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Adhering to Legal Requirements in the Health Services Office

May 21, 2014

Although it may be challenging for healthcare providers and health services offices to fully comply with the law at all times, it’s important for them to regularly readjust and refresh their operations in order to better serve patients. For example, some healthcare providers are unclear as to their legal obligations to provide language services. In the context of Canada’s growing multicultural population, it’s important that all healthcare services make appropriate preparations to accommodate diversity.

The right to privacy

For the health services office, one of the most important legal requirements regards personal information and privacy. This applies to all occupations in the health services office, including professionals who have taken accounting courses or professionals with payroll training. Information needs to be collected by professionals with medical office assistant training, used and disclosed in a manner that’s consistent with provincial legislation. Personal health information means information about an individual in oral or recorded form that relates to topics like:

  • The physical or mental health of the patient, including information about the history of the patient’s family’s health
  • Healthcare services provided to the patient
  • Patient’s healthcare card number
  • Any other information about a patient that is included in a record containing personal health information that is maintained for the purpose of providing healthcare or health services

Moreover, employees of a health services office must inform a patient of what they do with their personal health information. In certain situations, they must ask the patient’s permission before they can collect, use or disclose the information. Privacy legislation also gives the patient the right, with some exceptions, to see their personal health information and to ask for it to be changed or corrected, if they feel it’s inaccurate or incomplete.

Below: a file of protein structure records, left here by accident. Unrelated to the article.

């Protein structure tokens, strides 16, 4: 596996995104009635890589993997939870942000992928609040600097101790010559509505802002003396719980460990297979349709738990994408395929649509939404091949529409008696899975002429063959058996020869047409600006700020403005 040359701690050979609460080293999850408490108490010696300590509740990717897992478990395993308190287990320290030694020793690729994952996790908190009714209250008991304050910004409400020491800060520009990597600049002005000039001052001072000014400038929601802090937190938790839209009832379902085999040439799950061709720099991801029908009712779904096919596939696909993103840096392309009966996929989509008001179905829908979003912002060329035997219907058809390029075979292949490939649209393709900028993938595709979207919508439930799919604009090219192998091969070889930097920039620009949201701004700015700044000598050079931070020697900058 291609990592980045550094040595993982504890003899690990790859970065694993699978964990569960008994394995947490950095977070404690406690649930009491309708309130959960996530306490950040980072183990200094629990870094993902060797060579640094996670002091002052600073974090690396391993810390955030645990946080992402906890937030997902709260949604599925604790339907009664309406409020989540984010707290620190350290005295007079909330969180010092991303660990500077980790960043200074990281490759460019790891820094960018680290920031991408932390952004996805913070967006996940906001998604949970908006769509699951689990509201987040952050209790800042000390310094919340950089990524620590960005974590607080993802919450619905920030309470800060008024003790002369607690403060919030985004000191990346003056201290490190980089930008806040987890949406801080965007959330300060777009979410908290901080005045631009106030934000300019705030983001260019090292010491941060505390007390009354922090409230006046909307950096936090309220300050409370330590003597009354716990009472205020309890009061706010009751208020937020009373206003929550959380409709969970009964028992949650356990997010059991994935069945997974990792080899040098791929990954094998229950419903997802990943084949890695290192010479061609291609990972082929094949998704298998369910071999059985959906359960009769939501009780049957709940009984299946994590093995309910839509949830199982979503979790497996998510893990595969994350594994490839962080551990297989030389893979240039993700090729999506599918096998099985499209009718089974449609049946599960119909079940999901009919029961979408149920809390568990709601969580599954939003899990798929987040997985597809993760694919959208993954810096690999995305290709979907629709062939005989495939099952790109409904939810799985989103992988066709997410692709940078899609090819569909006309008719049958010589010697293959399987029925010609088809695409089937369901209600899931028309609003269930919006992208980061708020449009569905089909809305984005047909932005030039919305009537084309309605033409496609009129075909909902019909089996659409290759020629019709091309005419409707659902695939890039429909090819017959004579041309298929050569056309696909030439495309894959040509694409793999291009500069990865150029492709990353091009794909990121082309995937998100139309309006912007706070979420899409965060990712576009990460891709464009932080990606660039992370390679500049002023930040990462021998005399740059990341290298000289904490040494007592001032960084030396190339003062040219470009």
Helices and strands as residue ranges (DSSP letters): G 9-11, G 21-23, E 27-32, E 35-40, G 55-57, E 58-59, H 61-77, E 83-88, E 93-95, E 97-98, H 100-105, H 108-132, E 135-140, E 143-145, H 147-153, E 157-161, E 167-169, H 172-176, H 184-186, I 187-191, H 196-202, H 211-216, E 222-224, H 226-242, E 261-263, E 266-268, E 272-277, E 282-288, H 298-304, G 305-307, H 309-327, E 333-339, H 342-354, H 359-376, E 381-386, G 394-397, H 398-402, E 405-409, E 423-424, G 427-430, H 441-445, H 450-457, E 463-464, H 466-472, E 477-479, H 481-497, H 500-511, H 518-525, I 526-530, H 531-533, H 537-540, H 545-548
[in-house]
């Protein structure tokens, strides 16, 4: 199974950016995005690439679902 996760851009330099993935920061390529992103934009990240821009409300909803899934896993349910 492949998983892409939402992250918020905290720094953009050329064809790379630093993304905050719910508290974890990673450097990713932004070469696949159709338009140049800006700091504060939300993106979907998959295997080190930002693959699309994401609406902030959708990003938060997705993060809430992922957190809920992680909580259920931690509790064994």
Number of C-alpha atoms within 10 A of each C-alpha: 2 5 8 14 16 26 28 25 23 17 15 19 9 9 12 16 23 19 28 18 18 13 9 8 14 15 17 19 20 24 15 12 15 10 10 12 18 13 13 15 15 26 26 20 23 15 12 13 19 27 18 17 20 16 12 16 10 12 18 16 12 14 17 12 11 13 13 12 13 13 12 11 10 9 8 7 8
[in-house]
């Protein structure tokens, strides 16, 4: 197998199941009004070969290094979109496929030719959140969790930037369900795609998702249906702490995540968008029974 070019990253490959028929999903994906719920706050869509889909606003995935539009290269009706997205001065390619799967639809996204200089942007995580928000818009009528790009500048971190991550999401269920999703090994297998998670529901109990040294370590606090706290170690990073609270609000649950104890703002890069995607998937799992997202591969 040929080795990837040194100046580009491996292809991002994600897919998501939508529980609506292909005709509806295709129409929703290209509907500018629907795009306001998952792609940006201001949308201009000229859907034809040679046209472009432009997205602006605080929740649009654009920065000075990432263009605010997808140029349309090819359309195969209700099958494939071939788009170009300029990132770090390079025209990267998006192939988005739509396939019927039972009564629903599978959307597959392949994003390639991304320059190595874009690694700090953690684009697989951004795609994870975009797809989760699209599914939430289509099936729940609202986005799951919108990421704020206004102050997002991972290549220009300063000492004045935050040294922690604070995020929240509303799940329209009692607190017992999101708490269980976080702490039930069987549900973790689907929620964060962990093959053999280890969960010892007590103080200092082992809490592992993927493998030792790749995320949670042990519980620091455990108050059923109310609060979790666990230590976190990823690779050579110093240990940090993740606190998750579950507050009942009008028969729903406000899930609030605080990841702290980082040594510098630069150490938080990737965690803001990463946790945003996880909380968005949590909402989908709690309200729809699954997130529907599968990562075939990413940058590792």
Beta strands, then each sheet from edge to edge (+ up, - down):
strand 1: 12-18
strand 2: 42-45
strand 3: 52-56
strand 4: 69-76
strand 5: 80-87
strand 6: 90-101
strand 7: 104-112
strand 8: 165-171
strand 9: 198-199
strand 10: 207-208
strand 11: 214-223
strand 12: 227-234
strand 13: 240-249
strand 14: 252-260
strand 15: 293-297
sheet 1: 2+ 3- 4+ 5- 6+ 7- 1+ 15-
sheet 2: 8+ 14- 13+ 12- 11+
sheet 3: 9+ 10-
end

Except as when required by law, the personal health information collected by the health services office can’t be offered to outside services like:

  • The patient’s insurance company or employer
  • A healthcare professional who isn’t providing the patient with healthcare
  • Academic advisors, professors, university administration, family or friends

Protecting health information

To ensure privacy, certain steps have to be taken to ensure that a patient’s health records are secure and protected against theft, loss, unauthorized use and more. Some rules of thumb include:

  • Paper records containing personal health information are either should be secured in a locked or restricted area
  • Electronic records that contain personal health information should be stored on a password-protected network and are accessed by hardware that is also password-protected and locked in a restricted area when not used

Lastly, in the event of any unauthorized use or disclosure of personal health information, the professionals who work in the health services office have to inform the patient at the first reasonable opportunity. A note will also be made in the individual’s record of personal health information.

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